April 30, 2009
Posted by kpaoletta under Link
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If I may:
Yes, I know this video isn’t particularly new, nor is the single.
But goddamn, it’s just so good. One of those that I watched a few weeks ago (or whenever it came out), and for whatever reason I just keep coming back to it.
I want I want I want.
April 21, 2009
Posted by kpaoletta under Books
, Ten Things
1. “Antiquarians say we are, — and — and we have an old seal, and a very old silver spoon, round in the bowl, like a little laddle, with a rambling lion on the handle, and a castle over him.”
2. Moreover, her affection iself was less fire then radience, and, with regard to the other sex, when he ceased to belive he ceased to follow: contrasting in this with many impressionable natures, who remain senuously infatuated with what they intellectually despise.
3. Left to his own reflections, Abraham soon grew drowsy.
4. They followed the road with a knowledge that they were soaring along in a supporting medium, possessed of original and profound thoughts, themselves and surrounding nature forming an organism of which all the parts harmoniously and jotusly interpenetrated each other.
5. The wheat-rick shrank lower, and the straw-rick grew higher, and the corn-stacks were carted away.
6. “…But you can raise up dreams with your music, and drive all such horrid fancies away!”
7. The struggles and wrangles of the lads for her hand in a jig were an excitement to her no more; and when they became fierce she rebuked them.
8. There are counterpoises and compensations in life; and the event which had made of her a social warning had also for the moment made her the most interesting personage in the village to many.
10. Izz spoke with a magnanimous abandonment of herself to the situation; she could not be — no women with a hear bigger than a hazel-nut could be — antagonistic to Tess in her presence, the influence which she exercised over those of ehr own sex being of a warmth and strength quite unusual, curiously overpowering the less worthy feminine feelings of spite and rivalry.
April 12, 2009
So, I am instituting a new tradition here at 21dB: Ten Things. Every week, I will compile a list (in no particular order) of ten things. Those ten things will all revolve around a common theme, that will change based on… well, whatever I feel like. This week: ten electronic songs on my “Recently Added” playlist.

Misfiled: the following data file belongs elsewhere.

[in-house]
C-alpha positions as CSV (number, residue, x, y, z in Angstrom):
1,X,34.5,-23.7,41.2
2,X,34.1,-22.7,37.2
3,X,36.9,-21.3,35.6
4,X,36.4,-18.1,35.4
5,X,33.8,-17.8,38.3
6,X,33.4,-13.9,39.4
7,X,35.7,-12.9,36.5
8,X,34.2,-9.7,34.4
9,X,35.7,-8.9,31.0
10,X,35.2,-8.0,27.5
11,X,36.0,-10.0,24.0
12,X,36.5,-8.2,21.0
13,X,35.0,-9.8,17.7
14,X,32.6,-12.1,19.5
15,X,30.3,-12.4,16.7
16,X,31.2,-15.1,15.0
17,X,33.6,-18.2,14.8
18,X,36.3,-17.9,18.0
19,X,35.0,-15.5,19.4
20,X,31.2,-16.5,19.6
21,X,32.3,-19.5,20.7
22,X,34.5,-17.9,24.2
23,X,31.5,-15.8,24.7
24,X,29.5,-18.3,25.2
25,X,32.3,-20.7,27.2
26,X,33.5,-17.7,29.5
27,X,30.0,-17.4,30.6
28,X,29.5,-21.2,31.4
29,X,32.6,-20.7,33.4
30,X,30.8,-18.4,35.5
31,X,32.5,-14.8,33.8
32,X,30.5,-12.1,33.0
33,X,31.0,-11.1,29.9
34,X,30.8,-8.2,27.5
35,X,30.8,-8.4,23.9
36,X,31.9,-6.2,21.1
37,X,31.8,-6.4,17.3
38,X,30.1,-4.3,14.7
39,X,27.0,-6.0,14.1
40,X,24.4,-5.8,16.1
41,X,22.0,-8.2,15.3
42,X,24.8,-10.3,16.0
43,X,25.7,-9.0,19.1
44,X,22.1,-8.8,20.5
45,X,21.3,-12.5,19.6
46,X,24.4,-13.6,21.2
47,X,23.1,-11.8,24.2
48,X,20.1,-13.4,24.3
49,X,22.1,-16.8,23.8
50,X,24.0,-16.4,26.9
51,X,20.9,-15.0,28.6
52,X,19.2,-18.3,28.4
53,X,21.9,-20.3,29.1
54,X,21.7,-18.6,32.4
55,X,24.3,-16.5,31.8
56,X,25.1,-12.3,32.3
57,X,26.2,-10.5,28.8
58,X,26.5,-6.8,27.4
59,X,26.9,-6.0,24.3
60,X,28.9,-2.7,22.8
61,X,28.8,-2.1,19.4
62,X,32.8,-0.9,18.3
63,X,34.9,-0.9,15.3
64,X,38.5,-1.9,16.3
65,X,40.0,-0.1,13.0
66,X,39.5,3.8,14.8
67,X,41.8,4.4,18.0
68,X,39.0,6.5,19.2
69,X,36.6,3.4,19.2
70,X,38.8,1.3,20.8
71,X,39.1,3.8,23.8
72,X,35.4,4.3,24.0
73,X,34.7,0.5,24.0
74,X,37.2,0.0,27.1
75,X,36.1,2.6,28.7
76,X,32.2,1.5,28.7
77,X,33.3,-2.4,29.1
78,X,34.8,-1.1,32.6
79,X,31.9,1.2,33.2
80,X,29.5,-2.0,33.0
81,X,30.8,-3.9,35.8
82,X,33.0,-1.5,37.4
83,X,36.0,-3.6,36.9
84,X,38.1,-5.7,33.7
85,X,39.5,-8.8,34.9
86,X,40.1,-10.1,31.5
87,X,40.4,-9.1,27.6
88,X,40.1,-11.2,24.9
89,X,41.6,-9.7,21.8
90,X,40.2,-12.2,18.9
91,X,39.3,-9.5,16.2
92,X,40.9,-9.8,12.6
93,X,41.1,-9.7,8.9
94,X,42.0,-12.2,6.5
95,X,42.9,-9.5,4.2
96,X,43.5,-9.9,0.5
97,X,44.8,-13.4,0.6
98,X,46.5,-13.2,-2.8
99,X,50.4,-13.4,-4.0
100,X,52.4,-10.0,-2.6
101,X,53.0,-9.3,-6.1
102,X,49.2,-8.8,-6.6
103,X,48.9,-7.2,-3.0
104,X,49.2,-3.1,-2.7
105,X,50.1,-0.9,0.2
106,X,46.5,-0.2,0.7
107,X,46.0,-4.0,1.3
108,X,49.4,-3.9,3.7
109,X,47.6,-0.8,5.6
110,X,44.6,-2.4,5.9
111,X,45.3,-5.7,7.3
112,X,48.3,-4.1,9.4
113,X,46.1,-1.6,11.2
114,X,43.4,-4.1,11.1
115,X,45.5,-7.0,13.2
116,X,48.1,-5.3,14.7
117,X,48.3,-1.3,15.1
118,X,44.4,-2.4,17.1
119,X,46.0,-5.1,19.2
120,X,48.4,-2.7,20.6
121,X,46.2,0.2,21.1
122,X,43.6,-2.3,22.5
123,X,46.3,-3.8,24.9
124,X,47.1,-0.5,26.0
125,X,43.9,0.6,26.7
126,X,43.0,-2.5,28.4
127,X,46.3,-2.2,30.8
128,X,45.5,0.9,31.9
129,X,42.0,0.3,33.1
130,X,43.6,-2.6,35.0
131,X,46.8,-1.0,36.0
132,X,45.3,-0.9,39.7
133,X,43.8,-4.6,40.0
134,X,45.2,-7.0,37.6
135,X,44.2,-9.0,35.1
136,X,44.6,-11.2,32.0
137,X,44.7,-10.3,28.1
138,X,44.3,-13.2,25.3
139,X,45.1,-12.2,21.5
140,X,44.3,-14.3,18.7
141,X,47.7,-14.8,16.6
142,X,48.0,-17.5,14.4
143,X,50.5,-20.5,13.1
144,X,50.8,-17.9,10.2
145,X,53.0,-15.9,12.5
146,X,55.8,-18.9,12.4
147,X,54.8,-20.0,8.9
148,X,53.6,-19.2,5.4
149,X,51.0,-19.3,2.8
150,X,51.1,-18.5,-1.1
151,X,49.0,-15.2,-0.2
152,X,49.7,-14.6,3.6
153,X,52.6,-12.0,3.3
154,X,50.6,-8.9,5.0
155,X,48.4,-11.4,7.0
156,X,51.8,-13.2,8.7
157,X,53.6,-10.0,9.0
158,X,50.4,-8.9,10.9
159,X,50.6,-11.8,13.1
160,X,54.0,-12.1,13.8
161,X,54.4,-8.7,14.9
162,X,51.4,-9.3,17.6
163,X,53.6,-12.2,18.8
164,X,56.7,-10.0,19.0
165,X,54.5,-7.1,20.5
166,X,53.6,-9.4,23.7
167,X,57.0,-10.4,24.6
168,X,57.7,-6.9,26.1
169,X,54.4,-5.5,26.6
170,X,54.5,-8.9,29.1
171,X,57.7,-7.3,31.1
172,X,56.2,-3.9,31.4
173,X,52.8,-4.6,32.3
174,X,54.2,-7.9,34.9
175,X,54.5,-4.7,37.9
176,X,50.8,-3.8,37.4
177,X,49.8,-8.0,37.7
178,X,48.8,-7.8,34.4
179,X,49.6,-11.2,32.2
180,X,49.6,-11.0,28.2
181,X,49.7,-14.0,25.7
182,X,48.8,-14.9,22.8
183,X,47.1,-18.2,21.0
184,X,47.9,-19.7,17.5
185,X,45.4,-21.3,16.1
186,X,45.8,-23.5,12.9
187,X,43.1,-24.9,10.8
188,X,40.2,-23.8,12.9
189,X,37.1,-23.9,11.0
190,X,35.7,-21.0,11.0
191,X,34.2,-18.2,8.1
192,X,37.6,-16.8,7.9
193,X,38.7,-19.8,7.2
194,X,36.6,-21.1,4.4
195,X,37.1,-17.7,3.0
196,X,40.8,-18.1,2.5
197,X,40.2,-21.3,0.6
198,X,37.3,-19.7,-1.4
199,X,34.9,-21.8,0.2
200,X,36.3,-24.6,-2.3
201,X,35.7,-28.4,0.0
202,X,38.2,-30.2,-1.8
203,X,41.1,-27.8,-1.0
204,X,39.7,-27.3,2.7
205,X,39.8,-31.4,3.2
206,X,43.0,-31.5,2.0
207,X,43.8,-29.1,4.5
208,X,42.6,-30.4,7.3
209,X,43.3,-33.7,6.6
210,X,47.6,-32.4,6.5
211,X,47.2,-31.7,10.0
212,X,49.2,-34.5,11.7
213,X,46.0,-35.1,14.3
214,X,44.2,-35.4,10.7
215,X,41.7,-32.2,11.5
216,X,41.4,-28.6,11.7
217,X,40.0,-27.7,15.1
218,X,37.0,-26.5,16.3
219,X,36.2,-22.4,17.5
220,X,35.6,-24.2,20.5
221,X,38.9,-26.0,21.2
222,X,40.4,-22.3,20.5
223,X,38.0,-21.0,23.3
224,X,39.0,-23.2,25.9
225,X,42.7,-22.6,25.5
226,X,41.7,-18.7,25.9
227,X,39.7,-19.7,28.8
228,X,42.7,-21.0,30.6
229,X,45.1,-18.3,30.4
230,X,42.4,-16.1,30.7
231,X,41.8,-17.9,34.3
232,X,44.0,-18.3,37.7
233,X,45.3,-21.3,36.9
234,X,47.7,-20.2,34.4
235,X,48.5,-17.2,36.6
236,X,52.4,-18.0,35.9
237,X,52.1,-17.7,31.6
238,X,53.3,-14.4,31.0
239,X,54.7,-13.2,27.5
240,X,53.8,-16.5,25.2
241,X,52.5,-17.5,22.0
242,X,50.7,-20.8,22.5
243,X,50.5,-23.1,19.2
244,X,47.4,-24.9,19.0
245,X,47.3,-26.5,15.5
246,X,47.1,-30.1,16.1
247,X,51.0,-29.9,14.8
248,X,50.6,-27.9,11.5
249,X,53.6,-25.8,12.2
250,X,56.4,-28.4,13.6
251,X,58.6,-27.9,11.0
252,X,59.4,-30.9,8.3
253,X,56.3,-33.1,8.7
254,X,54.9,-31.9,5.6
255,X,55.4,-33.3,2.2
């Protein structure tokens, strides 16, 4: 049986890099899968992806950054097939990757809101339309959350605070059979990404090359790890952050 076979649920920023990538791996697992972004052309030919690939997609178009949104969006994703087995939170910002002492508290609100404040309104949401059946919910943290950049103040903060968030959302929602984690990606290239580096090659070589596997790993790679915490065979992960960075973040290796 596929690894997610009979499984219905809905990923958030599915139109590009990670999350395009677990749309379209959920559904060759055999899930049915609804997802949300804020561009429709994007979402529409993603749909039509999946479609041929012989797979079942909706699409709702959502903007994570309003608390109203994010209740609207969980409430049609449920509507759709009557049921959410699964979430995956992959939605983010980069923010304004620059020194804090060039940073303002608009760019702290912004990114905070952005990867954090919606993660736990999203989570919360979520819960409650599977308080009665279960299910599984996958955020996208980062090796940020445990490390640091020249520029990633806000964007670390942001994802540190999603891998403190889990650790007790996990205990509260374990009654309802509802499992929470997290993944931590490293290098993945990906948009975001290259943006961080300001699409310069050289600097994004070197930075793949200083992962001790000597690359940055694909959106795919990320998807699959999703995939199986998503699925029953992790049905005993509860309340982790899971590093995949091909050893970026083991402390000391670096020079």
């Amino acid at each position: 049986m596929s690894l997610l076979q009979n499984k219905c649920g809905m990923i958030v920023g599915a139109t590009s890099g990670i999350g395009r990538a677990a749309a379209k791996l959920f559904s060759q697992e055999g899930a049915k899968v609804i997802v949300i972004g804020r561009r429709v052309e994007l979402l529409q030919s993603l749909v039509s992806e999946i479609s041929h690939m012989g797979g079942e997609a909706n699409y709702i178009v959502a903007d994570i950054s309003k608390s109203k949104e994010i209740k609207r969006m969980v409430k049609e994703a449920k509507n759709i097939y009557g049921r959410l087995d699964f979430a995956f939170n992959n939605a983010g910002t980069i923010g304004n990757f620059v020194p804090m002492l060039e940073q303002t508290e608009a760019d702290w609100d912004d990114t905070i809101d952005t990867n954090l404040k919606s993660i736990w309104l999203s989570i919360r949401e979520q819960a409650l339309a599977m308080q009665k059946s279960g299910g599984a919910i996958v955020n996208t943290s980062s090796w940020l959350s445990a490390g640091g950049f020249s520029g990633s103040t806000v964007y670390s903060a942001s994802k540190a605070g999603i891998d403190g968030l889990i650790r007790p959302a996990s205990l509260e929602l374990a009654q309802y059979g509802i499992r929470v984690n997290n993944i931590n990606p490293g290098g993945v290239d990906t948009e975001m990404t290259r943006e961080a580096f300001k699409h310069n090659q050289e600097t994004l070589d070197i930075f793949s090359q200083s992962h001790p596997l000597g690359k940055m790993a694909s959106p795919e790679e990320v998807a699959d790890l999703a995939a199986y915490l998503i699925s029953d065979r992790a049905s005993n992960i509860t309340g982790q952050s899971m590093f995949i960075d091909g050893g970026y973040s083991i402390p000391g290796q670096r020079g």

1. Pop Song – Starfucker
2. You Hear Colors – CFCF
3. So Bored (Wavves Cover) – Anamanaguchi
4. Let’s Get Ravey (Skream’s Remix) – Odawas
5. Please Don’t Touch (The Golden Filter Dub Mix) – Polly Scattergood
6. Dude You Feel Electrical – Shout Out Out Out Out
7. 6669 (I Don’t Know if You Know) – Neon Indian
8. Weak 4 Me – Nite Jewel
9. Blissout – Lemonade
10. Mr. No (Phaseone Remix) – Banjo or Freakout
April 7, 2009
I recently had the opportunity to check out some of the exhibits running at two of the biggest Art Museums here in Boston, most notably “Titian, Tintoretto, Veronese: Rivals in Renaissance Venice” at the Museum of Fine Arts Boston and “Shepard Fairey: Supply and Demand” at the Institute of Contemporary Art.
Now, I like Renaissance art in general, though at times the emphasis on portrature can become a tad annoying(oh my, the nephew of the Archduke of Milan holding a duck… marvelous!), and the repeted depictions of certian biblical scenes can get a bit tiresome. This exhibit, though, just about floored me.
Tintoretto, Kickin' it like a Gangsta
The first thing I loved was the way that it was designed. Similar paintings by Titian, Tintoretto and Veronese are not only placed side by side so that you can compare their interpretations, but also placed in relation to each other, so that you can see how one particular artist’s conception of a theme evolved. Very cool stuff.
Likewise, the selection is just plain masterful. With such a huge variety of art to pick from, it would be easy to just throw up as many paintings by the artists as the museum could get it’s hands on– but instead, this exhibition was restrained and pointed. Every painting served as a specific and unique element to the exhibition as a whole.
Where the Venitian Renaissance Exhibit wowed me with it’s design and thoughtfulness, the Shepard Fairey just kicked my ass. It’s easy to dismiss Fairey once you’ve seen the 800th or so iteration of the “Obey” theme, but this exhibit (the first ever of his work) showed a depth of interest in style in his prolific career that you miss from the scatter shot stickers, t-shirts and murals that now coat most major American cities.
"War by Numbers"
While it’s hard to pick out any specific piece of his art as a master work or anything like that, what’s clear from this exhibition is that Shepard Fairey has managed to create a phenomenon– even if it is one with out a clear purpose or message. The brilliant thing about him is that he has managed to create a booming voice for himself based on the non-sensical “Andre the Giant Has a Posse” campaign, and it is only lately that he has begun to use that voice to any actual effect. Very, very engaging stuff.
Also worth checking out at the MFA are the exhibits currently running about advertisements from the late 19th Century (I’m a sucker for Art Nouveau) and their Photography galleries… pretty much always. The ICA also has a cool exhibit on experimental situational film running that’s worth looking at, and it’s worth the price of admission alone for their permanent gallery and the fabulous space it’s housed in.
And since I couldn’t be satisfied with just one representative Fairey picture…
"Two Sides of Capitalism: Good" (Not pictured: evil.)